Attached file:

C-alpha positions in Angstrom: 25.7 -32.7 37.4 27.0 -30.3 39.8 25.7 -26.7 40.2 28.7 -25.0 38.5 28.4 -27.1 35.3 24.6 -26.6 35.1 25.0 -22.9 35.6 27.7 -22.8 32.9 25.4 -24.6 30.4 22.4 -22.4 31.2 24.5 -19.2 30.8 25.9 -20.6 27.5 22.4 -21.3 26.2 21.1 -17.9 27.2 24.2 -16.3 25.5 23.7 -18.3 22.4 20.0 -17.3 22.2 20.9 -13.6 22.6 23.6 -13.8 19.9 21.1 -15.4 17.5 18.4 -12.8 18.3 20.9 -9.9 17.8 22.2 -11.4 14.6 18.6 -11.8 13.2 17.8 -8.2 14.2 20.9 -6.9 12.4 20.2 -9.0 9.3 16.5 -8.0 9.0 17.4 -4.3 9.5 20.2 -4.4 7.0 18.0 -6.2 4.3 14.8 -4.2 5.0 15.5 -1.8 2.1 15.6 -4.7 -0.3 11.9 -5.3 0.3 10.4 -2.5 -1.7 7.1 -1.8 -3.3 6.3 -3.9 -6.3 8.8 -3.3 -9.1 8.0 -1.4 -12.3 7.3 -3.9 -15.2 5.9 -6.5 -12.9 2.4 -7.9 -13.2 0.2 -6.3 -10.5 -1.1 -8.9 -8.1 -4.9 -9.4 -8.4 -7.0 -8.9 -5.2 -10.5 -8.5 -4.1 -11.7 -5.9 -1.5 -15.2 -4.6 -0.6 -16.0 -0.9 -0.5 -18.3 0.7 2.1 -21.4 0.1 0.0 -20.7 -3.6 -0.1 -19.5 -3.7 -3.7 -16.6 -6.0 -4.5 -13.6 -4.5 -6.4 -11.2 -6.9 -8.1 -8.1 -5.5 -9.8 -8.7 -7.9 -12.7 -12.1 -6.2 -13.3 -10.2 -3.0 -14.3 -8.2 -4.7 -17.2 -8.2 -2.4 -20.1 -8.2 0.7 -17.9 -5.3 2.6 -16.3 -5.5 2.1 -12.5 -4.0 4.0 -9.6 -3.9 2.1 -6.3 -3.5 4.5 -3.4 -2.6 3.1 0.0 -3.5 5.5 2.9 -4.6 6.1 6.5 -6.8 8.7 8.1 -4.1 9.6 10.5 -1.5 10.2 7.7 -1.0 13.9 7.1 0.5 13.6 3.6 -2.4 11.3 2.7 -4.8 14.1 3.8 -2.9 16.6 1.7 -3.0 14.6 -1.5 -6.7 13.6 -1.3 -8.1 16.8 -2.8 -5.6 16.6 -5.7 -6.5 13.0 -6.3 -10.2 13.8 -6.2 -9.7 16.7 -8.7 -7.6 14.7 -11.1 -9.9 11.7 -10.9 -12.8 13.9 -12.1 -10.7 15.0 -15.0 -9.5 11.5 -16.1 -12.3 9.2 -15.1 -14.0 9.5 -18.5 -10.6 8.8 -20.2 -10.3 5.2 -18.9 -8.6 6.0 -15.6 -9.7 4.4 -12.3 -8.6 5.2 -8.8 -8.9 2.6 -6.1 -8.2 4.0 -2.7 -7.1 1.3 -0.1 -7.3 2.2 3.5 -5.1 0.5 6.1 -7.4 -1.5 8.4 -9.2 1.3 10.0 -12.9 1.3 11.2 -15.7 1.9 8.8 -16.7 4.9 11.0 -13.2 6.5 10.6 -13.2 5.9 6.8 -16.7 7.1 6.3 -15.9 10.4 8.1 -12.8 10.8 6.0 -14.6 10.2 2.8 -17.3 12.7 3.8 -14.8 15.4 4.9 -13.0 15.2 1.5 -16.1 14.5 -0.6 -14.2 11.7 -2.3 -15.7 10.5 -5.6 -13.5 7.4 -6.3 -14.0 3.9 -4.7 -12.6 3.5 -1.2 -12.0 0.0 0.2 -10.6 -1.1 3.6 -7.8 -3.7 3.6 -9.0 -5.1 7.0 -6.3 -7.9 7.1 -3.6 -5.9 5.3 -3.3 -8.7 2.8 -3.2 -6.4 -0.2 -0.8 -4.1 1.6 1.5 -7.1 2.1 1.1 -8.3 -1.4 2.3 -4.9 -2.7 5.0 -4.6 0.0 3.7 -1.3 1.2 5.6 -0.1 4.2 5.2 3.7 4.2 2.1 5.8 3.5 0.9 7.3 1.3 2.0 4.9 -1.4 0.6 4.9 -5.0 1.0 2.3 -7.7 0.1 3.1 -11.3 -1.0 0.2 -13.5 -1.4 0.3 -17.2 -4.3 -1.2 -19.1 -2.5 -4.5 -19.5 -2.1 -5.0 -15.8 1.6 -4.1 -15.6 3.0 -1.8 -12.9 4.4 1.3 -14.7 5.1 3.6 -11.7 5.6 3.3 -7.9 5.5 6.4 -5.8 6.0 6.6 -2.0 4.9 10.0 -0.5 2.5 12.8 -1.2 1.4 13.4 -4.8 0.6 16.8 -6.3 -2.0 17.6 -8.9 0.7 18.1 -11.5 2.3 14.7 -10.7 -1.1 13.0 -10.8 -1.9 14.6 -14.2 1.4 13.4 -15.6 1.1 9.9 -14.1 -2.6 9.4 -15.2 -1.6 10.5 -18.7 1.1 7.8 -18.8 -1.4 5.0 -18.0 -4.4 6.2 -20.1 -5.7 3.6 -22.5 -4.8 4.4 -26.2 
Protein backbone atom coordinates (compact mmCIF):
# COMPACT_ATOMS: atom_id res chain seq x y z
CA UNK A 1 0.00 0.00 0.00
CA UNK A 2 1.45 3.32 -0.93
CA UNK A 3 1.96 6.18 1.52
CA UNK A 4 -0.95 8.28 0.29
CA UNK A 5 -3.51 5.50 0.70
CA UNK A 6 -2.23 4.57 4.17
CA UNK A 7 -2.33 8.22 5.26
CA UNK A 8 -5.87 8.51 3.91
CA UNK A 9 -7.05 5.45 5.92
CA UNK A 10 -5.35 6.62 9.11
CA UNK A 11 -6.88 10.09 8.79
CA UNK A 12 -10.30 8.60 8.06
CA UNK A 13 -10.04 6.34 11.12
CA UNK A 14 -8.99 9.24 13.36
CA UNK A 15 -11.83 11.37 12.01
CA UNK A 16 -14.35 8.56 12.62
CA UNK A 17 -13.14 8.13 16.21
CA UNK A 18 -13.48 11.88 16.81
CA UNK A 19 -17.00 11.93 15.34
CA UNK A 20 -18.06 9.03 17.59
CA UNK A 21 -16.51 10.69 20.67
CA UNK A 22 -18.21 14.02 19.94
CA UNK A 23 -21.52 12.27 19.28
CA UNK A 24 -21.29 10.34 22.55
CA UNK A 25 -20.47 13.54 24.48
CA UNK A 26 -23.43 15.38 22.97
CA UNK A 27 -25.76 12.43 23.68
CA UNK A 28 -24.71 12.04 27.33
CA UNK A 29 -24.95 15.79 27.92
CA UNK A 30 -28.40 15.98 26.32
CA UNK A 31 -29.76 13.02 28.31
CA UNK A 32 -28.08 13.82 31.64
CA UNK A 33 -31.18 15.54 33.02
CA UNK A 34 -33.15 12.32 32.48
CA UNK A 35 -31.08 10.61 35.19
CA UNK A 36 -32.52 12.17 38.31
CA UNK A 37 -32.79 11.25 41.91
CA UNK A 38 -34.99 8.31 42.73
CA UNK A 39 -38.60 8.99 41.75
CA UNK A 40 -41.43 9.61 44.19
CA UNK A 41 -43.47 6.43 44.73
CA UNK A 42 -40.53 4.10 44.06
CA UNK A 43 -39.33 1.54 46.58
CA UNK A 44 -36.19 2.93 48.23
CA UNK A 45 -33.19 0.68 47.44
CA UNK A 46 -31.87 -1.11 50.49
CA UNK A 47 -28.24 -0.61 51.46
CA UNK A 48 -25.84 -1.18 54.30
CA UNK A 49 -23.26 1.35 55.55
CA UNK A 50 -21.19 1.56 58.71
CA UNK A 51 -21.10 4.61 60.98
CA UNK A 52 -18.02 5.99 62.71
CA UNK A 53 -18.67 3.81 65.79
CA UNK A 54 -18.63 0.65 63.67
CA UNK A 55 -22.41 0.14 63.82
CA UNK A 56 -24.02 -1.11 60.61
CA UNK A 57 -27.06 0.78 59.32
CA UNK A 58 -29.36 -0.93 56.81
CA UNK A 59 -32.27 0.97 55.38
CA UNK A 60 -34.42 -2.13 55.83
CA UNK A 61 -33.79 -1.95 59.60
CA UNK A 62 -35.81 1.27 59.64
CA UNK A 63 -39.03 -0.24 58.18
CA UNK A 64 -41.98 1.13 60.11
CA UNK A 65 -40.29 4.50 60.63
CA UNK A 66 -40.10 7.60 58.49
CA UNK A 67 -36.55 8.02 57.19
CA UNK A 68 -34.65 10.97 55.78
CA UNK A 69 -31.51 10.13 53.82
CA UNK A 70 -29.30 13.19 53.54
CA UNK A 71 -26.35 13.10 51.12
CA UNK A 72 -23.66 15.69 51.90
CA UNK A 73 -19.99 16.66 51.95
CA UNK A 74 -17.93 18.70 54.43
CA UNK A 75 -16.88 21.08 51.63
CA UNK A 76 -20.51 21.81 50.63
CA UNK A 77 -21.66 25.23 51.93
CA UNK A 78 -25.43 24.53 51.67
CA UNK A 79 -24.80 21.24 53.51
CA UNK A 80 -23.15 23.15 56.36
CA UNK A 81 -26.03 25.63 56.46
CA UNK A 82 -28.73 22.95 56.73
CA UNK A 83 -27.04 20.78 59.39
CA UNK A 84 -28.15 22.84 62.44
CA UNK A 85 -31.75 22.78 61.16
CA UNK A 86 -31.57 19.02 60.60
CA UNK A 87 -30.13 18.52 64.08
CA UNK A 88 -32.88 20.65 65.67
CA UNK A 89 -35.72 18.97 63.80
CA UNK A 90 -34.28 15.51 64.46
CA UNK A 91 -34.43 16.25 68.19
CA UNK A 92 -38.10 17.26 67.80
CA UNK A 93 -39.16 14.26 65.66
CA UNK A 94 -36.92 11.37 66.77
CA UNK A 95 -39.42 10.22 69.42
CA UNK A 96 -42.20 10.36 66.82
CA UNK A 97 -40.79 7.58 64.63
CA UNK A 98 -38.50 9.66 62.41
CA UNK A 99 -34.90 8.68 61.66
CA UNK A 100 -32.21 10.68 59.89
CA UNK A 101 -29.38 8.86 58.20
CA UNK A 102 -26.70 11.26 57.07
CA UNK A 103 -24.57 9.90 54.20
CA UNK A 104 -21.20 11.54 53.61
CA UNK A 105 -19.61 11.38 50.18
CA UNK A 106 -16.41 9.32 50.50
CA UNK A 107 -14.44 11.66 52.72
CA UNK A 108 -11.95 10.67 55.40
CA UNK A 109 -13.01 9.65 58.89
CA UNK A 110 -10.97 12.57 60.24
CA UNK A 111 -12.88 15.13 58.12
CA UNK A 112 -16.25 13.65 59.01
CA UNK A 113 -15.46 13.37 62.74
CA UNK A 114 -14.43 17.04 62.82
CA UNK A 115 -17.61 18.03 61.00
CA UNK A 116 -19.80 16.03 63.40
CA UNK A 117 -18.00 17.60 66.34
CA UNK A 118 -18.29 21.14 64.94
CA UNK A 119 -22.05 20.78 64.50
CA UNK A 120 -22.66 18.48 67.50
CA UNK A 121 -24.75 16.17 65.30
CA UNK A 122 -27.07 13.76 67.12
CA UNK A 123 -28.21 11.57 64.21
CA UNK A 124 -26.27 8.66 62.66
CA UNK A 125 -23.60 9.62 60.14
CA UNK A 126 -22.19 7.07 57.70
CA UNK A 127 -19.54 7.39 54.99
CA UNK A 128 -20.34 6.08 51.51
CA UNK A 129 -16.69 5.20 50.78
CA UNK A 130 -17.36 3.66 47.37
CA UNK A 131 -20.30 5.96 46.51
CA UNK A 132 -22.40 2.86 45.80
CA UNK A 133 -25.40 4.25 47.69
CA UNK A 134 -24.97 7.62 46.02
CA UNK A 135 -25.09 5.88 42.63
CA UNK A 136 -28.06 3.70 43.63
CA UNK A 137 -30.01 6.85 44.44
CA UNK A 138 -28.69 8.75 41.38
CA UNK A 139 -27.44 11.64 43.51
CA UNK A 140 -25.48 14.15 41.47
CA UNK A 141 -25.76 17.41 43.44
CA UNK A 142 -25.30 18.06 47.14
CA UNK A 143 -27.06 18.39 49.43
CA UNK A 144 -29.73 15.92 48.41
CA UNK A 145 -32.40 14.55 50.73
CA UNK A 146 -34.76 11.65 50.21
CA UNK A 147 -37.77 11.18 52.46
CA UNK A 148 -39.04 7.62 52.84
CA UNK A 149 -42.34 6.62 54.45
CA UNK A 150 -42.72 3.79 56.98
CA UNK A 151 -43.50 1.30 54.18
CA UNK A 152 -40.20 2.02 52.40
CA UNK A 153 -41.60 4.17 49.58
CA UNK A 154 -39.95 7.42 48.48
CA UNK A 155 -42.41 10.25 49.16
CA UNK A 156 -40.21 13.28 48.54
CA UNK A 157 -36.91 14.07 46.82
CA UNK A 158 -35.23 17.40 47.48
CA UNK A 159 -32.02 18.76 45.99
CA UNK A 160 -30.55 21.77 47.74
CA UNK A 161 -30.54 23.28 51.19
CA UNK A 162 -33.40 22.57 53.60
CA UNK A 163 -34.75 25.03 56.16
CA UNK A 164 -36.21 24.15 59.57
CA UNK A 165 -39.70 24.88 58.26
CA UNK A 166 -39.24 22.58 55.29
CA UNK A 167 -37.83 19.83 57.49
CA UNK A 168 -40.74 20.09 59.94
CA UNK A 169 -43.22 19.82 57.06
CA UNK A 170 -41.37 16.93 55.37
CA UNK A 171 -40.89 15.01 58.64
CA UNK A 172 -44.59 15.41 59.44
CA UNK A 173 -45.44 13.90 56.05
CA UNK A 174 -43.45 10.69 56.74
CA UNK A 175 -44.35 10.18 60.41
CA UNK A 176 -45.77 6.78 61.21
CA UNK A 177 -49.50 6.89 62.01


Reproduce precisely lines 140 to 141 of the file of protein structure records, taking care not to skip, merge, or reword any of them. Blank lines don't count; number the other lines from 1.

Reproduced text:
CA UNK A 137 -30.01 6.85 44.44
CA UNK A 138 -28.69 8.75 41.38